Galleries 121 - 123
Baltimore native Alfred Jacob Miller (1810–1874), one of the first American artists to paint the Far West, is best remembered for his vivid chronicles of the Western fur trade and his romanticized depictions of mountain men, American Indian subjects, exotic wildlife, and the region's stunning topography.
Romancing the West closely studies an intriguing selection of thirty rarely seen watercolors, surveying Miller's most revered body of work: images of the West based on his 1837 trip accompanying the Scottish adventurer Captain William Drummond Stewart. Bound for the annual rendezvous of trappers, traders, and Native Americans at the base of Wyoming's Wind River Mountains, Stewart's troupe traveled west from Saint Louis, following a route later known as the Oregon Trail.
For nearly three decades following this groundbreaking journey, Miller received commissions for watercolors and oil paintings inspired by his remarkable travels. His poetic figure studies, picturesque landscapes, and engaging scenes of daily life along the trail expressed his own romantic attitudes and helped shape public perceptions of the West. For many mid-nineteenth-century Americans living along the Eastern seaboard, as well as for European patrons like Stewart, Miller's paintings offered a glimpse of a thrillingly unknown, frequently mythologized region of the country. The works presented in Romancing the West, lent courtesy of the Bank of America Collection, mix fact with fantasy, reflecting frontier life both as it was and as it was imagined to be.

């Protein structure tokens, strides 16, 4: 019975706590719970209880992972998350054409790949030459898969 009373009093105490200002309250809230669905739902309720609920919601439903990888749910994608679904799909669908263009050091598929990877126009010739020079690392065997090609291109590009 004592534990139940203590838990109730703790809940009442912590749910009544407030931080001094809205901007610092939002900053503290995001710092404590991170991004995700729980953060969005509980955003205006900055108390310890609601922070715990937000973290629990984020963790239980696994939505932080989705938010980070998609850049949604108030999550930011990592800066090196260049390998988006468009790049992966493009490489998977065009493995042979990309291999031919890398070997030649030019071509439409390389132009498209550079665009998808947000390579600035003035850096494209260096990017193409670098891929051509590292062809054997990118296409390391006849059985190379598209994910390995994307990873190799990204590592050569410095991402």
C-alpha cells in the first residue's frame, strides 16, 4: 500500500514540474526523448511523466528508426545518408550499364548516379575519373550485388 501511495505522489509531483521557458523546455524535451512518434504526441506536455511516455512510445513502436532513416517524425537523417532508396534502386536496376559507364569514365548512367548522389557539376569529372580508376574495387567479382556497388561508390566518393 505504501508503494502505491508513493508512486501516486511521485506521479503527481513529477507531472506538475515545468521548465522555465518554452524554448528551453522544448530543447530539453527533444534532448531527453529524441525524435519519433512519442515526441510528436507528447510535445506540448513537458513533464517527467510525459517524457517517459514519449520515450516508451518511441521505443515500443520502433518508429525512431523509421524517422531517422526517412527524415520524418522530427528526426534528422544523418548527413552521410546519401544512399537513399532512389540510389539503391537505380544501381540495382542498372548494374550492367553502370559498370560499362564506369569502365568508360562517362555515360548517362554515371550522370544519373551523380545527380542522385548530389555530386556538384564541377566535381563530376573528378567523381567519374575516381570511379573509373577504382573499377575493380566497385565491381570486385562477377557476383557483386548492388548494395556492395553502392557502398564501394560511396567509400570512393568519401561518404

This exhibition is organized by The Nelson-Atkins Museum of Art.
This exhibition is made possible by the Bank of America “Art in Our Communities” program.
Kathleen A. Foster, The Robert L. McNeil, Jr., Senior Curator of American Art, and Director, Center for American Art